I found that with this method I was able to bring most tasks in on time or even early, without having to heavily overestimate. Because the time was broken down so minutely, I could tell early on if I was slipping. If I hit roadblocks so that after 3 hours I could tell that my 8.5-hour task was going to take 12, I could talk to him about it before more time passed so he could reevaluate and yank the feature if he was concerned about the cost.

Was he nickel-and-diming? No, I looked at it as letting him apply his money where he saw the most benefit. And I was glad to get experience in estimating, which I'd always been terrible at.

  • 13
    That sounds like a very adequate technique. In fact, when you are making an estimate for your own company the estimate time is being paid as part of your salary also. I'm afraid, however, that the problem is that most organizations want estimates of much bigger tasks than the ones that can be expressed in .1 hour chunks. Thanks for your answer. (Are you the same Kyralessa from the joel on software boards?) Commented Sep 29, 2010 at 6:05
  • 1
    Yes, the same one.
    – Kyralessa
    Commented Sep 29, 2010 at 13:32
  • @SergioAcosta the point is you use the analysis/estimation time to break down the task into smaller chunks. This is the best answer, imho. Commented Aug 7, 2015 at 7:40
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    So if it is like 5 months project you should be estimating it for a month or more. Probably managers will not accept that :)
    – Darius.V
    Commented Jul 13, 2016 at 4:46
  • 1
    @Darius.V, you make a good point. In this case the client's decisions were Yes or No to particular features, not an overall Yes or No to the entire project. This technique is certainly more challenging if doing the entire project or not depends on the overall estimate. On the other hand, if you're budgeting for six months for a project, but the project might actually take a year, would you rather find that out after six months, or after two or three?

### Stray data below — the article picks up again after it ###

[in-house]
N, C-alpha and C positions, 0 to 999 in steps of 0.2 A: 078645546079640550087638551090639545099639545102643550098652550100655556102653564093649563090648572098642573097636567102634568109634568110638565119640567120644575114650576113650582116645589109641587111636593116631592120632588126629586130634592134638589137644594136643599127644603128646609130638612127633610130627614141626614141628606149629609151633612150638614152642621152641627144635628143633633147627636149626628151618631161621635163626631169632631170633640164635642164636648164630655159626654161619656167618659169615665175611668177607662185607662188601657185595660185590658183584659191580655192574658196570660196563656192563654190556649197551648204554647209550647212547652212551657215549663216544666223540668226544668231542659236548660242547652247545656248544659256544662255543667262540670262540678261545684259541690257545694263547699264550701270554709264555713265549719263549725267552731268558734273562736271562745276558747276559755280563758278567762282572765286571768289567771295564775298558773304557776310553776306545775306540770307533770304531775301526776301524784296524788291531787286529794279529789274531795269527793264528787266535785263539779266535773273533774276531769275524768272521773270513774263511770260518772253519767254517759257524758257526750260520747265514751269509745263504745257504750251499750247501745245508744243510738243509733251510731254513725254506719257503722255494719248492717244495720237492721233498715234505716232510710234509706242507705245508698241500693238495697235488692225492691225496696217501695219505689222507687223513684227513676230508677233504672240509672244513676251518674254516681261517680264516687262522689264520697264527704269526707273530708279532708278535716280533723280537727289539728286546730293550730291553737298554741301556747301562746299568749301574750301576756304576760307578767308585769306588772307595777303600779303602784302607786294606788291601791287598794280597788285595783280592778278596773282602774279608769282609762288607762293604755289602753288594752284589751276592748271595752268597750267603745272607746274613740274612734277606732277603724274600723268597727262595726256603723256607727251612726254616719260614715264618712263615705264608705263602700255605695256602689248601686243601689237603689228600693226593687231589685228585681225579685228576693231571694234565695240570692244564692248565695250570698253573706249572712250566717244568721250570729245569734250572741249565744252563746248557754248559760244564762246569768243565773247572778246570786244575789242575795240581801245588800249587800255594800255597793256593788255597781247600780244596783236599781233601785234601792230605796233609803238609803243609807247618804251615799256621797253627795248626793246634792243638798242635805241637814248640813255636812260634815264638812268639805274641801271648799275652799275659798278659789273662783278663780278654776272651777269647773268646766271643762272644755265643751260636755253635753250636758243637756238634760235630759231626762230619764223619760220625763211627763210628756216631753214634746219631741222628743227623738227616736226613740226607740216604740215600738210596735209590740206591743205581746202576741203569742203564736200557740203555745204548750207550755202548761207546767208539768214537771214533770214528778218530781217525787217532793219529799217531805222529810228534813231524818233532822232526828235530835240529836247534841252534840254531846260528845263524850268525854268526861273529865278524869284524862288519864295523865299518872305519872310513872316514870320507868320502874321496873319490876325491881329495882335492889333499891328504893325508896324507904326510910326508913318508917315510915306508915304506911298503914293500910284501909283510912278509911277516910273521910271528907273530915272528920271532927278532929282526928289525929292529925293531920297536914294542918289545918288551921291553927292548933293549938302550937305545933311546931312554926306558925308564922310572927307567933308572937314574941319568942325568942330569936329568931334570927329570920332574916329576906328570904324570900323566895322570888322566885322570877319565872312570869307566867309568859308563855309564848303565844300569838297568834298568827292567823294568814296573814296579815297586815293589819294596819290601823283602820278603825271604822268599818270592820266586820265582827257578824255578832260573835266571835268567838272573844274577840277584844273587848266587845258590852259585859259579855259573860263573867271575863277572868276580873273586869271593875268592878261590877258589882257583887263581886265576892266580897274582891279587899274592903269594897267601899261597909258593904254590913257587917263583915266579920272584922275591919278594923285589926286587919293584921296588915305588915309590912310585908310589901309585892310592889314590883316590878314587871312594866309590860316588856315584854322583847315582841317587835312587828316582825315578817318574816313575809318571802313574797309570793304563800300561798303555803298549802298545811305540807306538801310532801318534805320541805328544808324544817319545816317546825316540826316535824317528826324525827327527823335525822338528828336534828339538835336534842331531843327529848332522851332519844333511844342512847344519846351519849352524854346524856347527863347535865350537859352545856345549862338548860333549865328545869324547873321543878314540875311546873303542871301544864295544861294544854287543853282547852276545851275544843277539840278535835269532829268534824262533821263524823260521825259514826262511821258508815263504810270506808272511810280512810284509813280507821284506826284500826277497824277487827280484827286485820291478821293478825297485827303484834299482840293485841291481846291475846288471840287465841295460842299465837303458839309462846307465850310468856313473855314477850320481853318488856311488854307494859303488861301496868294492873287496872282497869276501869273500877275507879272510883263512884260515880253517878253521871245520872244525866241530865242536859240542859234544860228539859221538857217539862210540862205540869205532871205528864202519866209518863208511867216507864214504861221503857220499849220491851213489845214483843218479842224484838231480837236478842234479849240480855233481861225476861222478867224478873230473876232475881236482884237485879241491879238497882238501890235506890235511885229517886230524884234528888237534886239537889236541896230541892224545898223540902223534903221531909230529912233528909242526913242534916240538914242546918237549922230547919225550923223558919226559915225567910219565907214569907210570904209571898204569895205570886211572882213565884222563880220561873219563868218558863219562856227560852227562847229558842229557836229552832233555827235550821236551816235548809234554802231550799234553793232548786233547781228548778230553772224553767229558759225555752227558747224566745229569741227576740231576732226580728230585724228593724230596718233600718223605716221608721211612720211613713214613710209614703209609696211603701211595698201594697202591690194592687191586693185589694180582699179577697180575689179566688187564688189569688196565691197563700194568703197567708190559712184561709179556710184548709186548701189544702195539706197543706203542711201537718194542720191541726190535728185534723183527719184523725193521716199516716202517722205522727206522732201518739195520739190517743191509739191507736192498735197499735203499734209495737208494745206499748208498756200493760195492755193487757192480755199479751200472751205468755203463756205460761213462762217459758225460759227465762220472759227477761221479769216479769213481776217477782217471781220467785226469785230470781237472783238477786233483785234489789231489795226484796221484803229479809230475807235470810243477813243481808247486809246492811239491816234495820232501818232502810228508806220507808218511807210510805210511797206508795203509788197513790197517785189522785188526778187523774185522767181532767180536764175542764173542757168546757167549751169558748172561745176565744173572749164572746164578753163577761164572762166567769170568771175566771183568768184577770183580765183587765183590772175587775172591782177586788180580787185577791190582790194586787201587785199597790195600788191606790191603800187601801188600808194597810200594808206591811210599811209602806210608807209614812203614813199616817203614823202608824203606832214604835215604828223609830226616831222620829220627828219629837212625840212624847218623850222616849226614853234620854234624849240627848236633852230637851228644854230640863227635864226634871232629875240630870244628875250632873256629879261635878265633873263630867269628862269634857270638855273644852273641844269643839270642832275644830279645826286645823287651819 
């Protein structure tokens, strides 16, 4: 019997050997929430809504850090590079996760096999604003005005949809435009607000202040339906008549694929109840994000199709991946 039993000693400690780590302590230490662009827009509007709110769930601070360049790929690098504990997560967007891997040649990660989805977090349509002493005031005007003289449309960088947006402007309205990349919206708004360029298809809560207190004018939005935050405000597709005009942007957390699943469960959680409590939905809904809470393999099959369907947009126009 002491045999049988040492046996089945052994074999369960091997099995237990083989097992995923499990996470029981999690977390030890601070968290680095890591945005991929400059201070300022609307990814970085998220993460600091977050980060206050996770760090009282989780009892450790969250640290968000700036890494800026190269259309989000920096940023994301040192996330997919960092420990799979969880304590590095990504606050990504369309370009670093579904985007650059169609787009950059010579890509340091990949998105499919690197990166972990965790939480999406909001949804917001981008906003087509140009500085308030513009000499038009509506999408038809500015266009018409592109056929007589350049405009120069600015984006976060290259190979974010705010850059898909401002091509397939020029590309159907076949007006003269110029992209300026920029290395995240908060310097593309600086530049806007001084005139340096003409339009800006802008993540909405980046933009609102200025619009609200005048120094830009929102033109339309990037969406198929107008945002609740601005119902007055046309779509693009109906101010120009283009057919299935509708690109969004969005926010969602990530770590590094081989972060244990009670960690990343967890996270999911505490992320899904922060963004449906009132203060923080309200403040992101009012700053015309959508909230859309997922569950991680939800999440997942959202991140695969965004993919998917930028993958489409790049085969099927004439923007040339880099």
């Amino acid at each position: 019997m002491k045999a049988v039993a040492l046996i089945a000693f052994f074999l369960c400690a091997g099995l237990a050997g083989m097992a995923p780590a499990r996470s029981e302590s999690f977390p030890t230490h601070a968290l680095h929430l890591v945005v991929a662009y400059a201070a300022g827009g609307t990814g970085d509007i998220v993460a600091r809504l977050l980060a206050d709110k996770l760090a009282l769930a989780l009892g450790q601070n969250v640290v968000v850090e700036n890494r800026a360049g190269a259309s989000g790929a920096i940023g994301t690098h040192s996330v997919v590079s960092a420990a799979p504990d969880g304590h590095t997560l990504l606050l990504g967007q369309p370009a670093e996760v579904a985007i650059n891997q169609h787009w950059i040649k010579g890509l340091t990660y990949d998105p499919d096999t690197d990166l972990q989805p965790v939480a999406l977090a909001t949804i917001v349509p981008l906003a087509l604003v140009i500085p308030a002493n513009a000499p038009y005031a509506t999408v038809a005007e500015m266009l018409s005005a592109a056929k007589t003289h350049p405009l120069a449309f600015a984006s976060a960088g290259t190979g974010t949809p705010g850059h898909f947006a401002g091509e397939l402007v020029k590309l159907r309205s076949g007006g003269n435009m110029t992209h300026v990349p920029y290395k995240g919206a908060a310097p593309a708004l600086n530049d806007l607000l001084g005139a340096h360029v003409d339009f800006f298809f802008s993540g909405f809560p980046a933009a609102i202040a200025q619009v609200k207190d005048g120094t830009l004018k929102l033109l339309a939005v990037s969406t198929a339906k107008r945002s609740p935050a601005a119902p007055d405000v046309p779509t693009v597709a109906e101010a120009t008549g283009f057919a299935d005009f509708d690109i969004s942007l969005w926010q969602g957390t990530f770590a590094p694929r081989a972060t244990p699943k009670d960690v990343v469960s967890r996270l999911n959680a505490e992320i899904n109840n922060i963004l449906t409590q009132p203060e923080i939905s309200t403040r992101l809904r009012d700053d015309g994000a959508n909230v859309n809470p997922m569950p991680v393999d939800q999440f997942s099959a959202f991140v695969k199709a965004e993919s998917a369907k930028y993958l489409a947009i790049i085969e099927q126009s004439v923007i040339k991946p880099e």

– Kyralessa
    Commented Dec 26, 2016 at 16:33

We're often asked for an "ballpark estimate" during meetings where we're given very broad and vauge ideas of what they'd like to do. I always say, "if you want an answer today it's a year and a million dollars. If you'd like to give me a lot more details and some time to review them then I can refine those numbers for you."

They almost always get the point.

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    When they say it's too much, I pretend to think for a minute then say, "You're right! it is 18 months and 2 million".
    – CyberFonic
    Commented Dec 3, 2017 at 23:19

It depends on what the estimate is for.

For an initial, high-level estimate for a business case then the key things are:

  1. Speed. Whatever method you use it needs to be quick. The whole point is the stakeholders aren't sure if it is even worth doing the project - which is why they need the numbers for the business case. If the business case was solid they wouldn't need your estimates. The bulk of these projects won't go ahead so it is important that too much effort isn't expended providing the estimate.